Taxation in the Republic of Ireland

Recreation of the OECD Hierarchy of Taxes which is central to Irish tax policy. Source: Department of Finance (Ireland).[1][2]

Taxation in the Republic of Ireland in 2017 came from Personal Income taxes (40% of Exchequer Tax Revenues, or ETR), and Consumption taxes, being VAT (27% of ETR) and Excise and Customs duties (12% of ETR). Corporation taxes (16% of ETR) represents most of the balance (to 95% of ETR), but Ireland's Corporate Tax System (CT) is a central part of Ireland's economic model. Ireland summarises its taxation policy using the OECD's Hierarchy of Taxes pyramid (see graphic), which emphasises high corporate tax rates as the most harmful types of taxes where economic growth is the objective.[1][2] The balance of Ireland's taxes are Property taxes (<3% of ETR, being Stamp duty and LPT) and Capital taxes (<3% of ETR, being CGT and CAT).[3]

An issue in comparing the Irish tax system to other economies is adjusting for the artificial inflation of Irish GDP by the base erosion and profit shifting (BEPS) tools of U.S. multinationals in Ireland.[4] In 2017, the Central Bank of Ireland replaced Irish GDP with Irish GNI* to remove the distortion; 2017 GDP was 162% of 2017 GNI* (EU–28 2017 GDP was 100% of GNI).[5] Properly adjusted, Ireland's Total Gross Tax[lower-alpha 1]-to-GNI* ratio of 36% is in-line with the EU–28 average (36%), and above the OECD average (33%); Ireland's Exchequer Tax[lower-alpha 1]-to-GNI* ratio of 28%, is in line with the EU–28 average (28%), and the OECD average (27%).[6][7] Within these aggregate taxation metrics, the most distinctive differences between Ireland's taxation system and those of the average EU–28 and OECD taxation systems, are lower net Irish Social Security Contributions (i.e. PRSI less child benefits), offset by higher Irish Corporation tax receipts.[6]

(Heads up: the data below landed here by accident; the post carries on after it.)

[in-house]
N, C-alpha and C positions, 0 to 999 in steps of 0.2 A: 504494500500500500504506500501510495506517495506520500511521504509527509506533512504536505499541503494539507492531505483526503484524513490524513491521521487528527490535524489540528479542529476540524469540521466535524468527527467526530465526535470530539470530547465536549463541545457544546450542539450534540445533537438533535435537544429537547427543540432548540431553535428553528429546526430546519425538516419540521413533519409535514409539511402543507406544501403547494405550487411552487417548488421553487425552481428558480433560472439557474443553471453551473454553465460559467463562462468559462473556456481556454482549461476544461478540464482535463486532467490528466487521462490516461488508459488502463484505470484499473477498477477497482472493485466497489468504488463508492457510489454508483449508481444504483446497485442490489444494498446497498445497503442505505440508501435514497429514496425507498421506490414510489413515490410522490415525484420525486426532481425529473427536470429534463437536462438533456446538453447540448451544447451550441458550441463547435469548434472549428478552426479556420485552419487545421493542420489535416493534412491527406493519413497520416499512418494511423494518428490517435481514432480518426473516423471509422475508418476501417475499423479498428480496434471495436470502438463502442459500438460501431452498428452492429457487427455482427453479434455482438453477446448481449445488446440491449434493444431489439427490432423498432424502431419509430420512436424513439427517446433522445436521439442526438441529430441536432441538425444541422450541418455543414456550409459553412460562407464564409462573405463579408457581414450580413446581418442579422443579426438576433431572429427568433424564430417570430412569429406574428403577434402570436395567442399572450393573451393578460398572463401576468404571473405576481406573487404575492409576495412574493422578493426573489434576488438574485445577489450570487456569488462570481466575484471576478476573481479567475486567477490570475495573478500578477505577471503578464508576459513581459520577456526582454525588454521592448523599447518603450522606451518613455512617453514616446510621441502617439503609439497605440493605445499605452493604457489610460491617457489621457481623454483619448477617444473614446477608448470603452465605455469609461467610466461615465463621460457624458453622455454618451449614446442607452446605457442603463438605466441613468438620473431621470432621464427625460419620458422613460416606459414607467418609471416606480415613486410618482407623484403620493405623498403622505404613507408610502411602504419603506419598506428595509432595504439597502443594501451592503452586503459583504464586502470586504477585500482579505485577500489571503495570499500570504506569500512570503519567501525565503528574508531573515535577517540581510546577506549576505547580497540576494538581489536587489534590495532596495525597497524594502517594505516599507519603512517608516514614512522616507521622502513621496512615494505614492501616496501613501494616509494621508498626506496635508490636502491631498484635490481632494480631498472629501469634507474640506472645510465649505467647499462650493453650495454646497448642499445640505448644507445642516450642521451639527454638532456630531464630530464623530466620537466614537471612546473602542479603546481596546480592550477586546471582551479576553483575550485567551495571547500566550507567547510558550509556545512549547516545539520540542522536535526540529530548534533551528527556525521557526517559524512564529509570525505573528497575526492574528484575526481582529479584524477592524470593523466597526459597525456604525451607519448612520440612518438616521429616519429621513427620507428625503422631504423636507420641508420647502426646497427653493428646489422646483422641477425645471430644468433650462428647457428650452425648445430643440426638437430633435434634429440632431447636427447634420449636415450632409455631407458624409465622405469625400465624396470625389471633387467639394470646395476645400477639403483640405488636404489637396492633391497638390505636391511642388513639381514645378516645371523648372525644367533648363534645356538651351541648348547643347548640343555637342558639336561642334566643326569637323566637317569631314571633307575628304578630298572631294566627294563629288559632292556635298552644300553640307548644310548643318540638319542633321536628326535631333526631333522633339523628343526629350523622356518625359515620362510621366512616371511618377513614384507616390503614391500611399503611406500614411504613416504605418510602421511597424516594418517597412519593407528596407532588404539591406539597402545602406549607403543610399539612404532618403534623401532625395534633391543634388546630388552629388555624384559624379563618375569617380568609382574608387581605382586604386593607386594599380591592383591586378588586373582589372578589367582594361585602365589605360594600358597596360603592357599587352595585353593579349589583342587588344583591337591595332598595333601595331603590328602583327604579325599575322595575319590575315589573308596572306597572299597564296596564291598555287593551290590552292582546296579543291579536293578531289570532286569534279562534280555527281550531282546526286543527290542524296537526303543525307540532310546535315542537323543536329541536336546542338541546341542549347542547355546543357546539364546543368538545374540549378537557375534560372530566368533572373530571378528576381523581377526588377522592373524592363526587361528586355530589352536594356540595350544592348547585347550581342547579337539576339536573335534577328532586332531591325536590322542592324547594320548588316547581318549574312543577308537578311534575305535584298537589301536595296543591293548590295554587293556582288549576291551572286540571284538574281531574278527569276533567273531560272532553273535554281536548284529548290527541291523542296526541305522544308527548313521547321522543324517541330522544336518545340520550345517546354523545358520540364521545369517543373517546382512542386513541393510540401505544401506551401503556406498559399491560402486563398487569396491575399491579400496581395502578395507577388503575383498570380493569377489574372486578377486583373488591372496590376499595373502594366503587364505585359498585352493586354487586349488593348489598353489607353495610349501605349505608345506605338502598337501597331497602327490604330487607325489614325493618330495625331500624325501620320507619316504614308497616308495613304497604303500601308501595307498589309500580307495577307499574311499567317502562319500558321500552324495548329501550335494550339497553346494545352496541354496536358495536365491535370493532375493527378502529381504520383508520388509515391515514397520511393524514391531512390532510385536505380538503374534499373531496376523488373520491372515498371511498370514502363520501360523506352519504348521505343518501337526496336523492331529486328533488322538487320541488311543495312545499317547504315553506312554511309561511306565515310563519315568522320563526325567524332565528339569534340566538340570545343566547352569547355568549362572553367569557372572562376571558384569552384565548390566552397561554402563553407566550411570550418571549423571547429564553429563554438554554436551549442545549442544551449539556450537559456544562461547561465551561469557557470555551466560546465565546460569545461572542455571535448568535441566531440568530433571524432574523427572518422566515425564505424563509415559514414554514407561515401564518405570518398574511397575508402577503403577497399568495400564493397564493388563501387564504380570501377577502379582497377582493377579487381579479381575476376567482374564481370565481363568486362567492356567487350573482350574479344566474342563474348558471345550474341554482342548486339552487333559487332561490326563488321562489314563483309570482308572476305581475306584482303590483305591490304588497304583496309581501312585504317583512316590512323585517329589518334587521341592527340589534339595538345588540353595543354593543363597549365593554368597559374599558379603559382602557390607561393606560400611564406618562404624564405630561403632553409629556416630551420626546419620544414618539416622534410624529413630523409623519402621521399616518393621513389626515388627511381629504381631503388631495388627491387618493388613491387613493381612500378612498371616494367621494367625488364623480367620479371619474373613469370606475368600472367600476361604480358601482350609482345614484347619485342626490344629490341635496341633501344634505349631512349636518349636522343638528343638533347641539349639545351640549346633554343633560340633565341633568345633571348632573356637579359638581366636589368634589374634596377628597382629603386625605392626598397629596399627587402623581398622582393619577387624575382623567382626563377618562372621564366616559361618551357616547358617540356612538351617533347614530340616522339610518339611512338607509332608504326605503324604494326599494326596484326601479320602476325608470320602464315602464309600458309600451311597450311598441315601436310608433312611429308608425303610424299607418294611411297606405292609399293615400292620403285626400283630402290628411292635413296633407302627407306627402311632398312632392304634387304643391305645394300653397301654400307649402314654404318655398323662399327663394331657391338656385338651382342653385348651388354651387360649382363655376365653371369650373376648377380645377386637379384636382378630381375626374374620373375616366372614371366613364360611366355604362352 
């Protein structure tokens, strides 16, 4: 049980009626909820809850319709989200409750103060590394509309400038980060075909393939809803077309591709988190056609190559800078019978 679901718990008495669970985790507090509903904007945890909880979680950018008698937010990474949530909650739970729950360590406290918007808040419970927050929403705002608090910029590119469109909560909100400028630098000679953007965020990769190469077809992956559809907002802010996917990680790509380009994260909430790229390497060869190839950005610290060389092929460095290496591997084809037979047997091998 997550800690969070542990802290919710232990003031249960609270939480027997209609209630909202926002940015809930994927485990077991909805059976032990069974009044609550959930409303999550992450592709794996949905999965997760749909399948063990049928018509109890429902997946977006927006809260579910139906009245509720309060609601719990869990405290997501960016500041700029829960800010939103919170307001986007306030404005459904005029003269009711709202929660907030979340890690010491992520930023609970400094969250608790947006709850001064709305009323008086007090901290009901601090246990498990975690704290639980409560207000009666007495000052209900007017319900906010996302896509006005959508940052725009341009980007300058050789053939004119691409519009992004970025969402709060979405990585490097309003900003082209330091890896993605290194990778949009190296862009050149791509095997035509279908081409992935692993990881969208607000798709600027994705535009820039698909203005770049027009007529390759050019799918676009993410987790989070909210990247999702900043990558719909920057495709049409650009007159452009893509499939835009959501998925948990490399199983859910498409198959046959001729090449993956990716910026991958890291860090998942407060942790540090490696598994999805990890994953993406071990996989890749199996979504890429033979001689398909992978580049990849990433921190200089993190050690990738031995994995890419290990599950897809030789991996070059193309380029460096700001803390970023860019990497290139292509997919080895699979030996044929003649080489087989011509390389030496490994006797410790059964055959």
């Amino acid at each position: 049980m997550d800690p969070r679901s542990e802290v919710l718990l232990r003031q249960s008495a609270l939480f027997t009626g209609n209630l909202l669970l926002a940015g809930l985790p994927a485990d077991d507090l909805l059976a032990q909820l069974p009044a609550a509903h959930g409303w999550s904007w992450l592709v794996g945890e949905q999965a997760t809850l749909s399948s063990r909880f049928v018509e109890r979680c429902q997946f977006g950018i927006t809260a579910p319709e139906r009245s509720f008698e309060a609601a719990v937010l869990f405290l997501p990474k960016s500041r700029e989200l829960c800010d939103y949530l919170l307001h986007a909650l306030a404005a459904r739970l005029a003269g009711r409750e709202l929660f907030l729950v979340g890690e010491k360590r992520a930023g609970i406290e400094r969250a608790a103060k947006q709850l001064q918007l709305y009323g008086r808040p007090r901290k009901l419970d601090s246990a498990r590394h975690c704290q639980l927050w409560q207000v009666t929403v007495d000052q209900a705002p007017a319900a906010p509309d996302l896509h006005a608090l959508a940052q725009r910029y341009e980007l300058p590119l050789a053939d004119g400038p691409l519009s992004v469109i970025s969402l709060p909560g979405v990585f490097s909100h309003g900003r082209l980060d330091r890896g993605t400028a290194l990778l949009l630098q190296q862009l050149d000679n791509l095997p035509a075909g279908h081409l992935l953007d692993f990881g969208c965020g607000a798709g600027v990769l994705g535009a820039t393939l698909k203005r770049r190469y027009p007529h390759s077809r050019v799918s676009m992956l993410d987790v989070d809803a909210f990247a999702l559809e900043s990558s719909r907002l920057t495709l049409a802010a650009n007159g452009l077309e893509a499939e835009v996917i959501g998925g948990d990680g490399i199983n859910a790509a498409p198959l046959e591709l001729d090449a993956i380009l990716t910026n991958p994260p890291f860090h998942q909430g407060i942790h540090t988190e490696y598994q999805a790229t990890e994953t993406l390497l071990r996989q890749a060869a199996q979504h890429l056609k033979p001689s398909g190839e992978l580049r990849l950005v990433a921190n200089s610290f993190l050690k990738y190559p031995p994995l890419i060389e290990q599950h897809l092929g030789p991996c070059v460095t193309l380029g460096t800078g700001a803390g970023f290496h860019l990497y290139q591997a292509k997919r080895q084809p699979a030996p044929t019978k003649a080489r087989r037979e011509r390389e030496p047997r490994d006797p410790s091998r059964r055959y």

Within Ireland's taxation system, the most distinctive element is the ratio of net Personal Income taxes on higher earners versus lower earners, which is called progressivity. In 2016, the OECD ranked Irish personal taxation as the 2nd most progressive tax system in the OECD, with the top 10% of earners paying 60% of taxes.[8][9][10] The 2018 OCED Taxing Wages study showed Irish average single and average married wage-earners[lower-alpha 2] paid some of the lowest effective employment tax rates in the OECD, with Irish average married wage-earners paying an employee tax rate of 1.2%.[11][12]

In 2018, the Irish Revenue Commissioners disclosed that 80% of 2017 Irish corporate tax was paid by foreign multinationals, and the top 10 multinationals paid 40% of Irish Corporation tax in 2017.[13] Ireland's Corporate tax system is controversial and has drawn labels of Ireland as a tax haven. In June 2017, Ireland's CT system was ranked as one of the world's largest Conduit OFCs (i.e. places that act as links to tax havens),[14] in March 2018 the Financial Stability Forum ranked Ireland as the 3rd largest Shadow Banking OFC,[15] and in June 2018 tax academics calculated that Ireland was the world's largest corporate tax haven.[16][17][18]

Ireland's Property taxes (Stamp duty and LPT) are in line with the EU and OECD averages, but unlike Irish Income taxes, are not overtly progressive.[6]